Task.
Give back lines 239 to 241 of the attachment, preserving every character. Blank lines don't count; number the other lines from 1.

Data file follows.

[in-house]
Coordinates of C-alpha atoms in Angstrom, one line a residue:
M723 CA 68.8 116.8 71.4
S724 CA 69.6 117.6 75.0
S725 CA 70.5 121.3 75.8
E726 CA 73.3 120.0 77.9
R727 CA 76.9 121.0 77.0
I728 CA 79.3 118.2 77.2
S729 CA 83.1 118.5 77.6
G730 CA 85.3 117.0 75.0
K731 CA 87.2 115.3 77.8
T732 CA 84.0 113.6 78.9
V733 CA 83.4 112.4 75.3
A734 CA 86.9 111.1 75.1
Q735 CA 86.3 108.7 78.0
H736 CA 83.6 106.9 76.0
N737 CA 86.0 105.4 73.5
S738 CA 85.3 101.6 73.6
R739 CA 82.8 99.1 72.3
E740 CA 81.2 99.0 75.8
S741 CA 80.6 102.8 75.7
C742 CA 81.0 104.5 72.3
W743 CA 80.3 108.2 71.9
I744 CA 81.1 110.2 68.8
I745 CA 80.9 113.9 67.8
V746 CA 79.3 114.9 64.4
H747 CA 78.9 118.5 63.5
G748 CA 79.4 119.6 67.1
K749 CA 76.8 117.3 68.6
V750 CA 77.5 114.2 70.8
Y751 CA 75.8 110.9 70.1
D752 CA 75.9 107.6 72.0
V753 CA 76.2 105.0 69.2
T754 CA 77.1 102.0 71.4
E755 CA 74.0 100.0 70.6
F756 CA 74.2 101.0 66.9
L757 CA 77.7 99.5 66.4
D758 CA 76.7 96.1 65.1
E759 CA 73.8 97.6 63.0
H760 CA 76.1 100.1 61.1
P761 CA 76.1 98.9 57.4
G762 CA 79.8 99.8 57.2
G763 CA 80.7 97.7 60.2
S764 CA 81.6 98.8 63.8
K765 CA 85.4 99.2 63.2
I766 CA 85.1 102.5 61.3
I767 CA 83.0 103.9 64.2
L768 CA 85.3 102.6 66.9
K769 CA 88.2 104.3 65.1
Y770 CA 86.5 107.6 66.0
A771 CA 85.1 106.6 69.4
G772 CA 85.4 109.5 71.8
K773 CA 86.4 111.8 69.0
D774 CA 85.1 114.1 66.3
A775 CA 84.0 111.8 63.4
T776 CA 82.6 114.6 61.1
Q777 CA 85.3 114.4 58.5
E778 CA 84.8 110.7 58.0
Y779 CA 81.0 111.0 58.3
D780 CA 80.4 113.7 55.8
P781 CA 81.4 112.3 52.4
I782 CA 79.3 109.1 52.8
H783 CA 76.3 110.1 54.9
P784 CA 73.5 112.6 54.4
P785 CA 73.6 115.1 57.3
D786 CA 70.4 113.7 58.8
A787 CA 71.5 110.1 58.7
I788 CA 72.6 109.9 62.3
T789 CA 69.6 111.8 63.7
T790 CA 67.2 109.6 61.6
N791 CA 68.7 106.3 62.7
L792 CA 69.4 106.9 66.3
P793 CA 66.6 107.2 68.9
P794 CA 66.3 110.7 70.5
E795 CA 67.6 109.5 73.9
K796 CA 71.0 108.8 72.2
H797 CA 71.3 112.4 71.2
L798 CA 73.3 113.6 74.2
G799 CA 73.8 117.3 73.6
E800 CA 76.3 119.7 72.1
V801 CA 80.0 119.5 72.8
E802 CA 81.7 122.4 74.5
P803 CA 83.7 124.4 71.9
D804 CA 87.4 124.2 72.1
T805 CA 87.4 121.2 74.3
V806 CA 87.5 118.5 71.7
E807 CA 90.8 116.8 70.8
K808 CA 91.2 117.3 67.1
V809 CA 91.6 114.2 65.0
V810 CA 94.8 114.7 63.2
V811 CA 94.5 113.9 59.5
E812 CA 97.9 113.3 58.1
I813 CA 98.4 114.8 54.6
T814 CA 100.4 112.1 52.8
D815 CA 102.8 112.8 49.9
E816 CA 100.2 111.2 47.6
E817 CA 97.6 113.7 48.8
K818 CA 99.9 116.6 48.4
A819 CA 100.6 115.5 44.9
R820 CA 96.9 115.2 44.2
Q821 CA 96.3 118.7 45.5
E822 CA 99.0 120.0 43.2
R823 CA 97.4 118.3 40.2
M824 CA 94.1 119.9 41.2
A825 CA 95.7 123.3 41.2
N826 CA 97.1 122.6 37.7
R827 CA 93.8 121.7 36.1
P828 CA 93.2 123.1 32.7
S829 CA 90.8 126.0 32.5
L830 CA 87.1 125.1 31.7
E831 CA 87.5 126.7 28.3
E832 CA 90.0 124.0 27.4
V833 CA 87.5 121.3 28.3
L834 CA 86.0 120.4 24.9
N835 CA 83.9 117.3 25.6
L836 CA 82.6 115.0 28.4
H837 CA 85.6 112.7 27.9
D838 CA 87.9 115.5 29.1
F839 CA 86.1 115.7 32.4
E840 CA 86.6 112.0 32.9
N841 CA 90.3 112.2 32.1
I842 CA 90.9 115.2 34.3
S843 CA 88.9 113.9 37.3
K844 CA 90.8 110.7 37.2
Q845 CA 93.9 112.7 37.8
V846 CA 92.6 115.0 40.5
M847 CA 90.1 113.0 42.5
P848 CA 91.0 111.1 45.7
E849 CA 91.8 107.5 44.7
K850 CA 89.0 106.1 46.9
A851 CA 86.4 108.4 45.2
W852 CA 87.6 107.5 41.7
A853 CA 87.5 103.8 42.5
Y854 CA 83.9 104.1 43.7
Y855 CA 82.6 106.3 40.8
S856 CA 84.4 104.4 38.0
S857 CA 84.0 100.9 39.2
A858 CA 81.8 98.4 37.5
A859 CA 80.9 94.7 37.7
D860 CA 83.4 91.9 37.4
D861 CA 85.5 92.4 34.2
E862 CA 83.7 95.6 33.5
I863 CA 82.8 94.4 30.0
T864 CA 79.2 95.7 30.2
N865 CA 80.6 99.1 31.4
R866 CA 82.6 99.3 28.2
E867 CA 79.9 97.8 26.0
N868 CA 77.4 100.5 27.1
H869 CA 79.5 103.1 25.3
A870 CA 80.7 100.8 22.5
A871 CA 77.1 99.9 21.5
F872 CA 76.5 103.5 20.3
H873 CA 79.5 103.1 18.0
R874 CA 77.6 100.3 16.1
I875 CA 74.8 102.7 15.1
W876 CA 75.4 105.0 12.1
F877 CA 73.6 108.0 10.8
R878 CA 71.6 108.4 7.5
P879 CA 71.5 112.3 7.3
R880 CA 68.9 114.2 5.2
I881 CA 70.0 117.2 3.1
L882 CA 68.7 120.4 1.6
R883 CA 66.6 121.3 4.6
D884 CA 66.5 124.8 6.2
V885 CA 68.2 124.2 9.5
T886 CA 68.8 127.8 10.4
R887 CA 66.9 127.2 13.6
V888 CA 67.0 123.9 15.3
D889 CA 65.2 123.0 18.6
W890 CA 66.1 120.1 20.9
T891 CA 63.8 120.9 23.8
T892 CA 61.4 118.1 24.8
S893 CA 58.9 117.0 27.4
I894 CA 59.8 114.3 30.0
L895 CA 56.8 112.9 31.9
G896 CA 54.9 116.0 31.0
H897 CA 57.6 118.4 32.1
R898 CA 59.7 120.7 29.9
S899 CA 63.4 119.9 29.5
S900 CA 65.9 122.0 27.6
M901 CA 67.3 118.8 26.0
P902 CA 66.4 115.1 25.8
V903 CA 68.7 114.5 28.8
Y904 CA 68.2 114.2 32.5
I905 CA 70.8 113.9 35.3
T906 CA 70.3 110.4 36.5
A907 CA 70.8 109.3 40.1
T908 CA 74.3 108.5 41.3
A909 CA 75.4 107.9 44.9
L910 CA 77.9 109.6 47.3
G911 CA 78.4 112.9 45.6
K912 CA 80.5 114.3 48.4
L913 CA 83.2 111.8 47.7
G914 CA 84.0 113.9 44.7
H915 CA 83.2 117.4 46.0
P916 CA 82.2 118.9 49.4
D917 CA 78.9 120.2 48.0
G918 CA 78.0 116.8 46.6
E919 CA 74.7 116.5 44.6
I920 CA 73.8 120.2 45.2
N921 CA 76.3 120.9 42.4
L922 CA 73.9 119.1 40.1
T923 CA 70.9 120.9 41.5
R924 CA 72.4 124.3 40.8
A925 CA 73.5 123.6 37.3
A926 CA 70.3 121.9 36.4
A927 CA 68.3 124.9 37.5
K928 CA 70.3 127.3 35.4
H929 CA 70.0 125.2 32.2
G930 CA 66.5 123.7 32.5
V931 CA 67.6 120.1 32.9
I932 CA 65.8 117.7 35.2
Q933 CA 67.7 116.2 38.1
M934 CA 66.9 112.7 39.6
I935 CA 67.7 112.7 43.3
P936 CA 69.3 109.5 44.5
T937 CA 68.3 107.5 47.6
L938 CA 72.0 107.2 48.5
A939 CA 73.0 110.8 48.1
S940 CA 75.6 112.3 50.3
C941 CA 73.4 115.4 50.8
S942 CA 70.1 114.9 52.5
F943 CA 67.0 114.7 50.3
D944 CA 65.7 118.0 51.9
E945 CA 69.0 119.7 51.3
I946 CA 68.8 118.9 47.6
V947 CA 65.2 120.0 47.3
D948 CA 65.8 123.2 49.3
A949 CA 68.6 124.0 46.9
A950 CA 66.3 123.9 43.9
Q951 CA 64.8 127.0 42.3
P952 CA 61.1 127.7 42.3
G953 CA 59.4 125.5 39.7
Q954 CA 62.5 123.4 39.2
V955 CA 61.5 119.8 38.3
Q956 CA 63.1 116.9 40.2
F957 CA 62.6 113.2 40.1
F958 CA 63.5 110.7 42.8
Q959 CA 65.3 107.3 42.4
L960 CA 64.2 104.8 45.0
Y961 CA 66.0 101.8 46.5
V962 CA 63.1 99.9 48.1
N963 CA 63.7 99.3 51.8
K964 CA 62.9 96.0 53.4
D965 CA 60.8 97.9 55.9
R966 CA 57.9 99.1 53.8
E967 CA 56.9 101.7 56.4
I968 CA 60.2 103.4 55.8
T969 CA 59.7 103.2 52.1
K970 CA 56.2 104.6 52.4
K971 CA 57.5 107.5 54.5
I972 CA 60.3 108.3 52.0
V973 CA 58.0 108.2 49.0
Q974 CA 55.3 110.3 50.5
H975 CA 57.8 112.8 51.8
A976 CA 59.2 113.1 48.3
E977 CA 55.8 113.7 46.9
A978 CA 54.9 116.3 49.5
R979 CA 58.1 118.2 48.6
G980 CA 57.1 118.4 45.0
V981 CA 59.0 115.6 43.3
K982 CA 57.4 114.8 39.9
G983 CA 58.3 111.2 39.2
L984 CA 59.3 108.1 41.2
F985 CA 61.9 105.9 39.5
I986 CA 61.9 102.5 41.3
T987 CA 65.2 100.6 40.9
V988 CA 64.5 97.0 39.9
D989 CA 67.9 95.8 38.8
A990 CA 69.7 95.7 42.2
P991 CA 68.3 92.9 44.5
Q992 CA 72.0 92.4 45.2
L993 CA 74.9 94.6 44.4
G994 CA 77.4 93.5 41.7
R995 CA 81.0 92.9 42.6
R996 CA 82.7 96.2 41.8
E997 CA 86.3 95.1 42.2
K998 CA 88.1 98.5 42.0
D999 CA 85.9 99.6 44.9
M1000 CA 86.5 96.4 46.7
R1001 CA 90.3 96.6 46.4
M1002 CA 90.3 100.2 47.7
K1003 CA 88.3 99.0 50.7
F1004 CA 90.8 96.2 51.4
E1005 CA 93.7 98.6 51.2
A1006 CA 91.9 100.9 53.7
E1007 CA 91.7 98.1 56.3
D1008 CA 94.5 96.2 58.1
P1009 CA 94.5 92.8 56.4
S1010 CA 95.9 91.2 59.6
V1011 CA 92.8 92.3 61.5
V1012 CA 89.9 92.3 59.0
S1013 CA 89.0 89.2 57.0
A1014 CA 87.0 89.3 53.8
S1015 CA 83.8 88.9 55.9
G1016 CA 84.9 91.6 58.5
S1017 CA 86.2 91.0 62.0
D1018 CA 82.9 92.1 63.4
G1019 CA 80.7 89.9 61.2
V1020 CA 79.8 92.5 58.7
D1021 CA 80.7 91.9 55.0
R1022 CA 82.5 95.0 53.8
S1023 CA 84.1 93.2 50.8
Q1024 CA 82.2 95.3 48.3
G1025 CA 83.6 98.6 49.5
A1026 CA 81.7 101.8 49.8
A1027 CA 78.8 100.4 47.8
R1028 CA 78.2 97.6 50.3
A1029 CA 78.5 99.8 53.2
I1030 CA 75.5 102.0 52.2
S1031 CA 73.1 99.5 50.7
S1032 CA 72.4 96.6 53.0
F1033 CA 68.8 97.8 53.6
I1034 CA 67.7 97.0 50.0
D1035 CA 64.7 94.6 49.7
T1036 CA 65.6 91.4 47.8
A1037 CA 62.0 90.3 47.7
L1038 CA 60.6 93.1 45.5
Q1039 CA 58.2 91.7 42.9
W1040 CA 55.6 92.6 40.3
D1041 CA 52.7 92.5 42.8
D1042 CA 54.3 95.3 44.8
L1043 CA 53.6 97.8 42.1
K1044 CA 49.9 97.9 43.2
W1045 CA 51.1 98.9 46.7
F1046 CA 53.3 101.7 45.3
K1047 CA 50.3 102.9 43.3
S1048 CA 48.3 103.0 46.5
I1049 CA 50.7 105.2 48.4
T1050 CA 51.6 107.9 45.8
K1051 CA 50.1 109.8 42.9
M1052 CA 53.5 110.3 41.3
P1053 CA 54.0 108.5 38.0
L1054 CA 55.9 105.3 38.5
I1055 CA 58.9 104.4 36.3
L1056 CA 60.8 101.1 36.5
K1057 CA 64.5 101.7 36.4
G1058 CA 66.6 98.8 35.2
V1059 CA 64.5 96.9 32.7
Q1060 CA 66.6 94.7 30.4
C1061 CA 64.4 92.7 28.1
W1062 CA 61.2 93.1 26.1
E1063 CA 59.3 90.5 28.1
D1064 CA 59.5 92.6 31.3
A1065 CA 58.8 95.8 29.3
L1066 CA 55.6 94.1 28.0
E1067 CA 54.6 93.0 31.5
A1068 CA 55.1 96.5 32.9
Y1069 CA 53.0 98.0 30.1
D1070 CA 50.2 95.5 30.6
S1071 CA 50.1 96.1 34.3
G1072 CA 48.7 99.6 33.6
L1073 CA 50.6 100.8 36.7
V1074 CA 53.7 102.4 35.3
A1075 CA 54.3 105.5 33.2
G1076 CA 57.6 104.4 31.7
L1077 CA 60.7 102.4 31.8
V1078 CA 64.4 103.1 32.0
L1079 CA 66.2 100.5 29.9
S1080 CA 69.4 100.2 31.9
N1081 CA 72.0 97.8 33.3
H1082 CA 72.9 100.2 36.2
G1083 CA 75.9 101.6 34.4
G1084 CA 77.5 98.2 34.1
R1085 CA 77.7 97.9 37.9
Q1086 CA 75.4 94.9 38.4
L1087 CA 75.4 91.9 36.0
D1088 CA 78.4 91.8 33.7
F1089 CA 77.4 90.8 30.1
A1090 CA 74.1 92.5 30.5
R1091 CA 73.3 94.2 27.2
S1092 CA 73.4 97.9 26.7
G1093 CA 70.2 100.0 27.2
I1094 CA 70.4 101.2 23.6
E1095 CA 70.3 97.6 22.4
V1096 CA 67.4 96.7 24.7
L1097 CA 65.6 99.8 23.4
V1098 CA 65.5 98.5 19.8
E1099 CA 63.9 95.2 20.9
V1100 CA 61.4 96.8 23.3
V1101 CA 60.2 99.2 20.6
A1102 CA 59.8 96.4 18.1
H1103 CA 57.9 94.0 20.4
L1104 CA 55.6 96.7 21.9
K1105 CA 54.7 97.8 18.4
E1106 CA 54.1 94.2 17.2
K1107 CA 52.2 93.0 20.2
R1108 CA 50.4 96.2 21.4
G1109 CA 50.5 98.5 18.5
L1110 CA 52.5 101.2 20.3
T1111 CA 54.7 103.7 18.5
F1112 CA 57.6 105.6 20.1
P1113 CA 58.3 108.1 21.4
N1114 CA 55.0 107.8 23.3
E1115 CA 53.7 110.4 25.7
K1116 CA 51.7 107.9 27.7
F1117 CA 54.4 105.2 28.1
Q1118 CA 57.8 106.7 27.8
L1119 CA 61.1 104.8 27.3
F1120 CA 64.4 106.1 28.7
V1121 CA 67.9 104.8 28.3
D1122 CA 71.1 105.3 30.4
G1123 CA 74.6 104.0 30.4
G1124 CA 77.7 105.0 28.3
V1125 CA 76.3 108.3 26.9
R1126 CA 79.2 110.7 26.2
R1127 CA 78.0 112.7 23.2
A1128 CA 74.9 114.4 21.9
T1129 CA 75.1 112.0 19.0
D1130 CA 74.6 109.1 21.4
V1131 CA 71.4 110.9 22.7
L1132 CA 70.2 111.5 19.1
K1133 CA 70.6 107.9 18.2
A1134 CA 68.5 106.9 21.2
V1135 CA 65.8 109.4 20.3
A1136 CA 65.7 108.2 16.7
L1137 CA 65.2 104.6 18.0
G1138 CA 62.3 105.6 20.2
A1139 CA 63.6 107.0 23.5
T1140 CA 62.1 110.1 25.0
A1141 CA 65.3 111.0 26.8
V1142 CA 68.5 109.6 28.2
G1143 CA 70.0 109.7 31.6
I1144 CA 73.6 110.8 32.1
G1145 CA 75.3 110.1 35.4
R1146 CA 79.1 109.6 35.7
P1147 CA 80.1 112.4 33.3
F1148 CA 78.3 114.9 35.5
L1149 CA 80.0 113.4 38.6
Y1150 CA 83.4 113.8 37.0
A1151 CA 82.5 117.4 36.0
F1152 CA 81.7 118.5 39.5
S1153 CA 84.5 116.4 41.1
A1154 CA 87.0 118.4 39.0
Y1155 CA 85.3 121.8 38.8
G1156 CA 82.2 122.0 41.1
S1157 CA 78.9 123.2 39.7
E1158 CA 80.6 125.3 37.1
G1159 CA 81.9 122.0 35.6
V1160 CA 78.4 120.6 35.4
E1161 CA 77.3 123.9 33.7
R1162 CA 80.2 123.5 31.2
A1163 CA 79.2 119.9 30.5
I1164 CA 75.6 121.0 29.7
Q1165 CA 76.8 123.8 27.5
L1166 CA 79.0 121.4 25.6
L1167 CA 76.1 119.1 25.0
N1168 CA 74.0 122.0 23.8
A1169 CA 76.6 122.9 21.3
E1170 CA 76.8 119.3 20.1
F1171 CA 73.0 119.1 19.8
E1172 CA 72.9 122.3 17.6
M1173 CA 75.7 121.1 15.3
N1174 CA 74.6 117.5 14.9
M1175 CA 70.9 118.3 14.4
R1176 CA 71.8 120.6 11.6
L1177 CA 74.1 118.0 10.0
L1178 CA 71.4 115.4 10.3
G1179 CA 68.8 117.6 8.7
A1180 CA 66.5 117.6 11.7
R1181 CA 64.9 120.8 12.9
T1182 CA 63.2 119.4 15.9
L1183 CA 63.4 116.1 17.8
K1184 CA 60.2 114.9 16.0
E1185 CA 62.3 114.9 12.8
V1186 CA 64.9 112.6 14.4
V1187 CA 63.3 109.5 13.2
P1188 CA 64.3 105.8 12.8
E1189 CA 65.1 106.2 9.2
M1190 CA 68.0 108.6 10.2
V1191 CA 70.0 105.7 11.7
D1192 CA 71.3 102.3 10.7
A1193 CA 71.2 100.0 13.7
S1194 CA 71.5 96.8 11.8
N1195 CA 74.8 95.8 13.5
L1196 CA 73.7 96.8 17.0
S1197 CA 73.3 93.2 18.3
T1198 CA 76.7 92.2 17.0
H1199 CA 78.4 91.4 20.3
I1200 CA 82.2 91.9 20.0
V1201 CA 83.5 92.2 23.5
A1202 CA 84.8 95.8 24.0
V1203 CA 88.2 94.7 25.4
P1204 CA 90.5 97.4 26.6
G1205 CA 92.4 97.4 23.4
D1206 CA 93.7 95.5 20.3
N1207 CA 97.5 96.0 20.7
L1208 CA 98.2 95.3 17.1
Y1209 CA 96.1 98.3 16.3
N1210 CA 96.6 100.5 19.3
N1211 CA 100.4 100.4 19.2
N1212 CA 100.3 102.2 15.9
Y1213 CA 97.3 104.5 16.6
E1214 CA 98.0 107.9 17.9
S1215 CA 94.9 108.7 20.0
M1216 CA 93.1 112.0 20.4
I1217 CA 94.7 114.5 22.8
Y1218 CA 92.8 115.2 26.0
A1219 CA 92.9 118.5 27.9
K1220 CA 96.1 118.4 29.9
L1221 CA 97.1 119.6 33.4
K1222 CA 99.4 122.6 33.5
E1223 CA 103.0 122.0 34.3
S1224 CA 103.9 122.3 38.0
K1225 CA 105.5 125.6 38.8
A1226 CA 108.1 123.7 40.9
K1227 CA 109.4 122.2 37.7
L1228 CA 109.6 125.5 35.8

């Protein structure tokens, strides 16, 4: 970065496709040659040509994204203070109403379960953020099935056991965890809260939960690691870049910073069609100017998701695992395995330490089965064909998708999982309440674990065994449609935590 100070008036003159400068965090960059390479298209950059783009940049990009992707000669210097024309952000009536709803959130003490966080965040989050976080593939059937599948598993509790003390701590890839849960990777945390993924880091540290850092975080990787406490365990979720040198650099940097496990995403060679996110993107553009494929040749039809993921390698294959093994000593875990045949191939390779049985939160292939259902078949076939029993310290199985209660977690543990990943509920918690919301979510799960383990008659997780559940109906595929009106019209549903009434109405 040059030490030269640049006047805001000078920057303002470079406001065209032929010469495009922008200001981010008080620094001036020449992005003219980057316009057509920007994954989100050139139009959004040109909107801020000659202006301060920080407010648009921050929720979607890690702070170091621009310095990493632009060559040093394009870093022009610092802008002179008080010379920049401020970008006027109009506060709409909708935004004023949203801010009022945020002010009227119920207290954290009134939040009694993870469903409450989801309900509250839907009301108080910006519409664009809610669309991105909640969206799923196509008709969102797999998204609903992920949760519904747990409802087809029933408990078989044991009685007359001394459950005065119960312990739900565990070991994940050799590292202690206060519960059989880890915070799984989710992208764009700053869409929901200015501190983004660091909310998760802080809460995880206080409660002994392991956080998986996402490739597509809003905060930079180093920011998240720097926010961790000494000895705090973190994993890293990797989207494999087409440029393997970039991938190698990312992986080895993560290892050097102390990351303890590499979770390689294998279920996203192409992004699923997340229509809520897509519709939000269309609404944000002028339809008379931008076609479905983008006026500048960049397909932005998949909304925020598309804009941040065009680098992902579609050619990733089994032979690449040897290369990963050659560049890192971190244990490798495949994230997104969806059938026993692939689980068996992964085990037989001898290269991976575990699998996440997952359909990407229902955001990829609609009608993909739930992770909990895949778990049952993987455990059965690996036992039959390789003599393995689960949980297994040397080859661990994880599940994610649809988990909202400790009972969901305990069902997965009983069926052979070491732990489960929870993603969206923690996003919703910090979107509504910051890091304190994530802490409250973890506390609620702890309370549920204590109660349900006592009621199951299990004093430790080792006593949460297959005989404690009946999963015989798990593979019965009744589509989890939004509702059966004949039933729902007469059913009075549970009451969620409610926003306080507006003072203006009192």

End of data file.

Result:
Q959 CA 65.3 107.3 42.4
L960 CA 64.2 104.8 45.0
Y961 CA 66.0 101.8 46.5